By Kyla Asbury | Jan 8, 2018

CHARLESTON – The West Virginia Supreme Court of Appeals affirmed a decision of the West Virginia Workers’ Compensation Board of Review to deny a spinal cord stimulator.

Thomas Gwinn Jr. appealed the decision of the West Virginia Workers’ Compensation Board of Review.

The issue on appeal is whether a spinal cord stimulator should be authorized, according to the Dec. 19 memorandum decision.

The claims administrator granted Gwinn a 5 percent permanent partial disability award on Nov. 11, 2015. On Aug. 17, 2016, the claims administrator denied a request for a spinal cord stimulator.

In its order, the Office of Judges also affirmed the Aug. 17, 2016, claims administrator’s decision. The order was affirmed by the Board of Review on June 15.

Gwinn, an electrician, was injured in the course of his employment on March 23, 2012, while installing a motor in a mantrip. The employees’ and physicians’ report of injury indicates he injured his back while installing a motor. The injury was listed as a sprain/strain to the back.

The claim was held compensable for lumbar sprain/strain on April 27, 2012 and, on May 23, 2012, the claims administrator issued a decision that listed the accepted diagnoses as lumbar sprain/strain and cervical sprain/strain. Thoracic sprain/strain was later added as a compensable condition.

On July 28, 2012, a thoracic MRI showed compression deformities of the vertebrae, posterior element disruption or malalignment, acquired disc herniations at T4-5 and T6-7 contributing to neural impingement and central canal stenosis, and central spinal canal stenosis on a congenital basis from T4 to T11 as a result of congenitally short pedicles.

In a treatment note dated Nov. 25, 2015, Dr. Rajesh Patel noted that Gwinn was still reporting severe pain in his neck, low back and legs and Patel referred him to a pain clinic for epidural and facet injections.

Dr. Timothy Deer recommended a spinal cord stimulator, injections and a thoracic RFA procedure. Lisa Harris, a physical therapist, submitted a request stating that Gwinn was an excellent candidate for a spinal cord stimulator on July 21, 2016. The claims administrator denied the request for a spinal cord stimulator on Aug. 17, 2016.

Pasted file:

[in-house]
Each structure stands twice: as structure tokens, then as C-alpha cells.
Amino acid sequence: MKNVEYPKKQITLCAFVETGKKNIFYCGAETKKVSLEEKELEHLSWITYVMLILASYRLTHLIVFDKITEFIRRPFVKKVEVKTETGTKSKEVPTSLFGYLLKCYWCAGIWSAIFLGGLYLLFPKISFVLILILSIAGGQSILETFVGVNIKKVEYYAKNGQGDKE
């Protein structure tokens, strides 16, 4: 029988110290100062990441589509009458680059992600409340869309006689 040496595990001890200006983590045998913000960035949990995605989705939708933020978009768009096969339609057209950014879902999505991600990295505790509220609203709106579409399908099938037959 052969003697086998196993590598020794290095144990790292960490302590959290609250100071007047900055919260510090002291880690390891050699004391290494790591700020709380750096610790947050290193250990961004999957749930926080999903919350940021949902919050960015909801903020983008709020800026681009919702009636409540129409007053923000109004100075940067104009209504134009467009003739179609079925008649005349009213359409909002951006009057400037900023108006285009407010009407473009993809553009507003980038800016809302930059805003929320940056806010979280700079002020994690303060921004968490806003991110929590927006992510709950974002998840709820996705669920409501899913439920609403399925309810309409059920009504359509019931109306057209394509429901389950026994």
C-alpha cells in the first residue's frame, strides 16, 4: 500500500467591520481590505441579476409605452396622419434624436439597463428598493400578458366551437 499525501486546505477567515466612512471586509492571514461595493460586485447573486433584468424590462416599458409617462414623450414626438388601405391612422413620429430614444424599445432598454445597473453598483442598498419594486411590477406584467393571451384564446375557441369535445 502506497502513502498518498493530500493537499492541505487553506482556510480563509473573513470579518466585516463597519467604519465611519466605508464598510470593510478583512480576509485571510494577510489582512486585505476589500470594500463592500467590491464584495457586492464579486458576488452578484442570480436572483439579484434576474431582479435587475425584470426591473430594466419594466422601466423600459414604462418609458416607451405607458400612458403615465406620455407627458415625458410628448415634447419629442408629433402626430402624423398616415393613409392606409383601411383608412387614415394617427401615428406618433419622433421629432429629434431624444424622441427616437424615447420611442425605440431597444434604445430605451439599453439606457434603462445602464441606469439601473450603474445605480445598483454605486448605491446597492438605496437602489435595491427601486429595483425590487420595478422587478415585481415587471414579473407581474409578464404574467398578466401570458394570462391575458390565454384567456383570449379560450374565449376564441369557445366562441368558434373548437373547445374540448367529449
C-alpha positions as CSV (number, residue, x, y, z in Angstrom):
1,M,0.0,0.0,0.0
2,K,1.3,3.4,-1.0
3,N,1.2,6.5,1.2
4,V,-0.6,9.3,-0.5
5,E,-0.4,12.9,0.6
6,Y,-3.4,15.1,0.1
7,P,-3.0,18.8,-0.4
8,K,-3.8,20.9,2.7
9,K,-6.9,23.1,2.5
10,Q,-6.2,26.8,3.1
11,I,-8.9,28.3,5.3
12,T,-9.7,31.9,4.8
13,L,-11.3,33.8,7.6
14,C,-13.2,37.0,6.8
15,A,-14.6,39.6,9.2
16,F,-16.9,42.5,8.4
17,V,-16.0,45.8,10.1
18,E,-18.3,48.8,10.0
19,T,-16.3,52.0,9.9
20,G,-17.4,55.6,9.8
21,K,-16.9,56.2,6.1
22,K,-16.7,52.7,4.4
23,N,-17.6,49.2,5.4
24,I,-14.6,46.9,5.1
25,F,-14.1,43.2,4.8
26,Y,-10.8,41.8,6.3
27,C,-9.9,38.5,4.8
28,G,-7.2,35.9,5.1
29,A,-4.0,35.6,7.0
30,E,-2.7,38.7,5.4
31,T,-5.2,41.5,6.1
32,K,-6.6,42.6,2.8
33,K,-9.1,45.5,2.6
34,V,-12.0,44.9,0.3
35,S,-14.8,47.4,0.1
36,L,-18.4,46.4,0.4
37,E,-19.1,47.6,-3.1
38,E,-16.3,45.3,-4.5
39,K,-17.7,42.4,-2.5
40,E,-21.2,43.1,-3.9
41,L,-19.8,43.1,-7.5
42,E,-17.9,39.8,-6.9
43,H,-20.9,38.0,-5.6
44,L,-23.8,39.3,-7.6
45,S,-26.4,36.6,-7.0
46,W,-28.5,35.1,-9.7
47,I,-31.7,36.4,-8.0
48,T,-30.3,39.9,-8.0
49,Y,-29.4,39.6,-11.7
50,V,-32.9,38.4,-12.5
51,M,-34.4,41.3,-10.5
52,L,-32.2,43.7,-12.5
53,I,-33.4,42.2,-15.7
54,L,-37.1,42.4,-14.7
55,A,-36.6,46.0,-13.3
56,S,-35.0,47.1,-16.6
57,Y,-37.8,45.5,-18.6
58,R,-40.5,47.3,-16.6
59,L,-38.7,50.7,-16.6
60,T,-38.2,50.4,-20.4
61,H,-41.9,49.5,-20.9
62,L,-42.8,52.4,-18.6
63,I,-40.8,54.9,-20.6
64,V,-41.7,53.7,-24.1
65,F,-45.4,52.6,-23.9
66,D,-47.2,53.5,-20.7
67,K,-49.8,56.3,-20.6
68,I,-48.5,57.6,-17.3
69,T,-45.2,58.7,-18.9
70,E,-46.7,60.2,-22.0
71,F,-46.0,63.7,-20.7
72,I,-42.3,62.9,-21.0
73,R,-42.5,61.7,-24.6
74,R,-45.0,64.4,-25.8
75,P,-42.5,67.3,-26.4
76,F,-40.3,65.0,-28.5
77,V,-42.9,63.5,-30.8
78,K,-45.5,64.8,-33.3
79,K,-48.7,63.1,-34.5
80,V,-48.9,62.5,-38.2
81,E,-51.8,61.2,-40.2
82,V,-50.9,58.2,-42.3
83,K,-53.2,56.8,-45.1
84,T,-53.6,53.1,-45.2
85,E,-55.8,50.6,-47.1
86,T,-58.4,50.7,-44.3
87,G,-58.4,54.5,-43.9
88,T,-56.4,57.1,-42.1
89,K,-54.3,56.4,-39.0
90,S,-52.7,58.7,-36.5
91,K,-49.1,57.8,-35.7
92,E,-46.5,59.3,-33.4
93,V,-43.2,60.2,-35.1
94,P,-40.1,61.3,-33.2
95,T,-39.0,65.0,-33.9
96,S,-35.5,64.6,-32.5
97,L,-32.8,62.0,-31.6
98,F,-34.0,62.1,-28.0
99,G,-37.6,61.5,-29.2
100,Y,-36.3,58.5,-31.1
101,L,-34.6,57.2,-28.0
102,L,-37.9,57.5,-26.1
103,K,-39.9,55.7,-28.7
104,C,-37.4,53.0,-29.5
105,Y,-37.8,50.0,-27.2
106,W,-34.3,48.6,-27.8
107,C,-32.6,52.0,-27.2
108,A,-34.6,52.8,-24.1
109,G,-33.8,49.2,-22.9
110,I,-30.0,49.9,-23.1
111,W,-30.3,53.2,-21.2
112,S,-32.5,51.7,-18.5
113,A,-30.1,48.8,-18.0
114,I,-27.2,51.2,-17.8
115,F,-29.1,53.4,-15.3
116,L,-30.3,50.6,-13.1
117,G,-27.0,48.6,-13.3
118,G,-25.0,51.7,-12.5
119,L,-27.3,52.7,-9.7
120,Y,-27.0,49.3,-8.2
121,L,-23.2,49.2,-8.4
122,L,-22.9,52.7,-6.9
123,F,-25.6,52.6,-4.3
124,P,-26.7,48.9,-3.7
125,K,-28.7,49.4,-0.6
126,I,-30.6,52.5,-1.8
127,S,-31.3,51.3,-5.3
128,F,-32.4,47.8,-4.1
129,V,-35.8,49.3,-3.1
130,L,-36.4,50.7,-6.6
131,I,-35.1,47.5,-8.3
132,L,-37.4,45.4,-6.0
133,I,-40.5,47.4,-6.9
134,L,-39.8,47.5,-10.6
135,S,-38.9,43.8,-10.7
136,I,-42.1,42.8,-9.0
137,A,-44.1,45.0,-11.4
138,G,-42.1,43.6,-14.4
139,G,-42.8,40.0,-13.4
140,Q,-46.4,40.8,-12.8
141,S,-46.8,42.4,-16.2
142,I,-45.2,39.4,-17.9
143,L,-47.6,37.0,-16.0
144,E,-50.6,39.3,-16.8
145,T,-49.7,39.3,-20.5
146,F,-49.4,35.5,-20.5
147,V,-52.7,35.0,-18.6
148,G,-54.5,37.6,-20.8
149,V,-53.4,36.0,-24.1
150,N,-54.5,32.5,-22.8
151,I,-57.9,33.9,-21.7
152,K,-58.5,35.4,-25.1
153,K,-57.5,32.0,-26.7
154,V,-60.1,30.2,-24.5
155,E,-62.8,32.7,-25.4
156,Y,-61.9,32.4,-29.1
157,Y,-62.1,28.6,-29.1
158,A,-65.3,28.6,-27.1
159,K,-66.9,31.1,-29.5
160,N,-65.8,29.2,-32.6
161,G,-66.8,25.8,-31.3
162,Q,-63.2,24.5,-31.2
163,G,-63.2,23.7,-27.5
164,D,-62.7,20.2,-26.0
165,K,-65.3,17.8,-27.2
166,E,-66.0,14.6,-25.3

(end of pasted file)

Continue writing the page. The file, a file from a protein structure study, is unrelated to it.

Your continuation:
The Office of Judges affirmed the claims administrator’s decision denying a request for a spinal cord stimulator on Dec. 16, 2016.

“The Office of Judges found that the claims administrator denied the request for a spinal cord stimulator because West Virginia Code of State Rule § 85-20 (2006) provides that spinal cord stimulators are only allowed when other treatments, like medication and physical therapy, have failed,” the decision states. “Mr. Gwinn reported on July 1, 2016, that he had 70-75% pain relief from injections. The Office of Judges noted that he had prior lumbar spine injuries for which he had received a 2% permanent partial disability award.”

“The Office of Judges ultimately concluded that Mr. Gwinn failed to show by a preponderance of the evidence that a spinal cord stimulator was necessary treatment for the compensable conditions,” the decision states. “Instead, the evidence shows that the request was to treat conditions that preexisted the compensable injury.”

The Board of Review adopted the findings of fact and conclusions of law of the Office of Judges and affirmed its order on June 15, 2017.

“After review, we agree with the reasoning and conclusions of the Office of Judges as affirmed by the Board of Review,” the decision states. “The claim has been held compensable for lumbar, thoracic, and cervical sprains/strains only. A spinal cord stimulator is not appropriate treatment for a sprain/strain. The stimulator was requested to treat noncompensable, preexisting conditions and was therefore properly denied.”

The Supreme Court found that the decision of the Board of Review is not in clear violation of any constitutional or statutory provision, nor is it clearly the result of erroneous conclusions of law, nor is it based upon a material misstatement or mischaracterization of the evidentiary record.

W.Va. Supreme Court of Appeals case number: 17-0625

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